SMH and The Age take digital ratings hit following Nielsen withdrawal

The impact of Fairfax Media’s decision to withdraw from Nielsen’s digital content ratings (DCR) has been felt by its online mastheads, with sessions per person and time spent on site noticeably declining for The Sydney Morning Herald and The Age in February.

Although the SMH’s unique audience remained relatively stable – an audience of 3.913m compared to 3.910m in January – sessions per person reduced from 12 to seven, and time spent on site fell from one hour, nine minutes and 43 seconds to 43 minutes and 30 seconds.

Meanwhile The Age’s audience – which dipped from 2.098m in January to 2.042m in February (-2.6%) – saw more notable changes in its sessions and time spent. Sessions per person fell from 12.83 to 6.26, and time spent fell from 46 minutes 17 seconds to 32 minutes and nine seconds.

Nielsen’s top 10 news and current events website for February. Source: Nielsen

The results come almost three weeks after Fairfax Media revealed it had not renewed its contract with Nielsen. Mumbrella understands the decision was based on concerns with the rating’s measurement methodology.

As a result, Fairfax Media no longer inserts Nielsen tags on its pages, meaning not all activity is tracked and reported in the DCR.

This affects the sites’ digital ratings monthly as tagging is used in combination with panel based data to measure sessions per person and time spent on site – otherwise known as volumetrics. Time spent per site is often seen as an indicator of audience value, as opposed to audience reach.

Nielsen’s top 10 news and current affairs websites in January. SMH has more sessions per person and time per person than February. Source: Nielsen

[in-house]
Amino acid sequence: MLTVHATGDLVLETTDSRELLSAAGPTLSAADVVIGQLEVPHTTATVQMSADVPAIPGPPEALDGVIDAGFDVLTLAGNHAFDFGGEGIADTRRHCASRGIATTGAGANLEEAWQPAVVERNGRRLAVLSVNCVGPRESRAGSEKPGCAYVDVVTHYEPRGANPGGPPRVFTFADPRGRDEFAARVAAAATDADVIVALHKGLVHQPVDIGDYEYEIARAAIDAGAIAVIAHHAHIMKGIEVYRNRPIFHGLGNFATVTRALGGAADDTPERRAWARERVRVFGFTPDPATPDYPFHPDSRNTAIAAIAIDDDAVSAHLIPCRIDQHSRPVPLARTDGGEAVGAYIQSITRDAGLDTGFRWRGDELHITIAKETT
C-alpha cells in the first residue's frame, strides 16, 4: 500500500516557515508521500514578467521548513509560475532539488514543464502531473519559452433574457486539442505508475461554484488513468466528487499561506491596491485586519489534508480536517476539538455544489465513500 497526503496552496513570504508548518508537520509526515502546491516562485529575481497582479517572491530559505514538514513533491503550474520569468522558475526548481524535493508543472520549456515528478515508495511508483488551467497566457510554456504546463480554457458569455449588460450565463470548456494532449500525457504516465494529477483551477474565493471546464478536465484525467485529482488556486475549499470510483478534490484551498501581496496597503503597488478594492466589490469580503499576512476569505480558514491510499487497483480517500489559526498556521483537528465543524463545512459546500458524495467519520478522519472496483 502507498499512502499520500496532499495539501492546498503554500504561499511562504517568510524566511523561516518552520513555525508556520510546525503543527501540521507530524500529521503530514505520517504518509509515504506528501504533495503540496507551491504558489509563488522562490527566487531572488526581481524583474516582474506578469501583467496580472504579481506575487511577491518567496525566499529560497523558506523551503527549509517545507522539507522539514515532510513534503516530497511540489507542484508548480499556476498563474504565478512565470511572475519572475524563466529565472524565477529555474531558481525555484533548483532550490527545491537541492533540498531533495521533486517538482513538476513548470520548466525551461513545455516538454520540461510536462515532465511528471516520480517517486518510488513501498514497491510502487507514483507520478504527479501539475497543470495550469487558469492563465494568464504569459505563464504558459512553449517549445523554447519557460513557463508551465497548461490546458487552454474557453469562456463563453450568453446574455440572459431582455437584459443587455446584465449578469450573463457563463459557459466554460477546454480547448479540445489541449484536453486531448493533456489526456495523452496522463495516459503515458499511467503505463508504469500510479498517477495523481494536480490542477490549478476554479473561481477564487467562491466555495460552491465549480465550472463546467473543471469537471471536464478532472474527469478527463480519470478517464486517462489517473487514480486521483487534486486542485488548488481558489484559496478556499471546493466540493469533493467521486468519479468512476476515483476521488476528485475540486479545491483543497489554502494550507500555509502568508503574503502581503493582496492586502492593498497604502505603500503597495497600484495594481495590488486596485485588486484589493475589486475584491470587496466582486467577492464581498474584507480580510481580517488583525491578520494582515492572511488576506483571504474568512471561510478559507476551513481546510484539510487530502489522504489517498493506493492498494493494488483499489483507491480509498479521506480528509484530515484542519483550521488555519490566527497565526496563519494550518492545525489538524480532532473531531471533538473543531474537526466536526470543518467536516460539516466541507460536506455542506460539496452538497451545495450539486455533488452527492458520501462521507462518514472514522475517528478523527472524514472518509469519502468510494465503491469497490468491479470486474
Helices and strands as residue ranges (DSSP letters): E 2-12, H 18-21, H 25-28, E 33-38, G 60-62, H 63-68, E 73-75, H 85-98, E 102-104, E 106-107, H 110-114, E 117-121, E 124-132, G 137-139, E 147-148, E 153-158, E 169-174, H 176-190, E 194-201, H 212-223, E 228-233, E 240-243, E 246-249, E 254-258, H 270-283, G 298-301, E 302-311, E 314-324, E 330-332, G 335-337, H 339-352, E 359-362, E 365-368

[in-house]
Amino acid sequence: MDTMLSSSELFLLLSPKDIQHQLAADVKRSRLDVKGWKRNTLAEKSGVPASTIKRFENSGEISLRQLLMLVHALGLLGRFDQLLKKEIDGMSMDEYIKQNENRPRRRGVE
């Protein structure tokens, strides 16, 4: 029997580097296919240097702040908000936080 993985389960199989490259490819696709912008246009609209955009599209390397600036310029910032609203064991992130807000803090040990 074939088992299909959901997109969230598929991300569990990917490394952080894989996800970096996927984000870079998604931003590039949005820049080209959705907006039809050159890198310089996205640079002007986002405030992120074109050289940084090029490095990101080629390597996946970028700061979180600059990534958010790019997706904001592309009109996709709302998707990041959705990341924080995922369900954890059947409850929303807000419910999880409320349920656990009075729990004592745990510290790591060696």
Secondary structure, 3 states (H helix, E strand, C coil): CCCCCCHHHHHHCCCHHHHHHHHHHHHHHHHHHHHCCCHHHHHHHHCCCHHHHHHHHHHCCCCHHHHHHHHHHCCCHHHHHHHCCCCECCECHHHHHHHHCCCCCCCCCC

Tagging is not used in digital ratings monthly to calculate unique audience, Nielsen told Mumbrella.

Nielsen also made a note of this in this month’s ratings: “Fairfax Metropolitan sites, including metropolitan mastheads does not include any census data for their volumetrics including time per person and sessions per person. Unique audience uses the same methodology as previous months and is consistent with all sites in the rankings.”

But in January, had the most time spent per person of any of the news websites in the top 10 by a significant amount, while this month the impact sees it fall into second place among other publishers. The reductions in sessions per person sees it fall to the bottom of the news website rankings, with only MSN news and The Age reporting fewer sessions.

Mumbrella has approached Fairfax Media for comment.

Returning to unique audiences, extended its lead over other publishers in February, growing from 5.450m to 5.749m, a 5% month on month increase.

ABC News websites were static, reporting a unique audience of 4.849m. Publishers including Nine, and The Guardian also saw little difference compared to last month, with audiences of 4.557m and 2.570m respectively.

Daily Mail saw the most growth this month, up to 2.778m compared to last month’s 2.615m. BBC also showed modest growth in February, up 4% to 2.411m.

One of the biggest declines of the month was Yahoo7, which fell form 3.270m in January to 3.072m.

MSN News also saw a drop, down 7% compared to last month, with a unique audience of 2.141m.

Outside of the top ten, unique audience proved more volatile, with The Daily Telegraph, Buzzfeed Australia, HuffPost Australia, Mamamia, Pedestrian and Mashable all seeing month on month declines of more than 10%.

Mashable saw the biggest month on month decline, down 33.77% from 305,000 to 202,000. Meanwhile, Mamamia’s unique audience fell by 28.92% compared to January, with its unique audience now sitting at 531,000. Pedestrian’s audience dipped from 773,000 to 587,000, according to the latest figures.

Buzzfeed Australia’s unique audience fell below the 1m mark down to 975,000 (-13.26% month on month) and HuffPost fell by 10% from 1.170m to 1.050m.

The Daily Telegraph also fell by more than 13% from 2.133m in January to 1.846m in February. Courier Mail fell by 4% to a unique audience of 1.260m.

Nielsen’s February results were most positive for The Australian, which climbed by 5% from January to 1.411m unique views.

The New Daily saw the biggest growth amongst the small to mid size publishers, up almost 18% from 842,000 to 993,000 in February.

Junkee is now being reported on a brand level, combining Junkee, The Cusp, inthemix, Punkee and AWOL it its unique audience. In February, that audience was 410,000.

January Results: News, ABC and Nine see digital news growth in January following December slump


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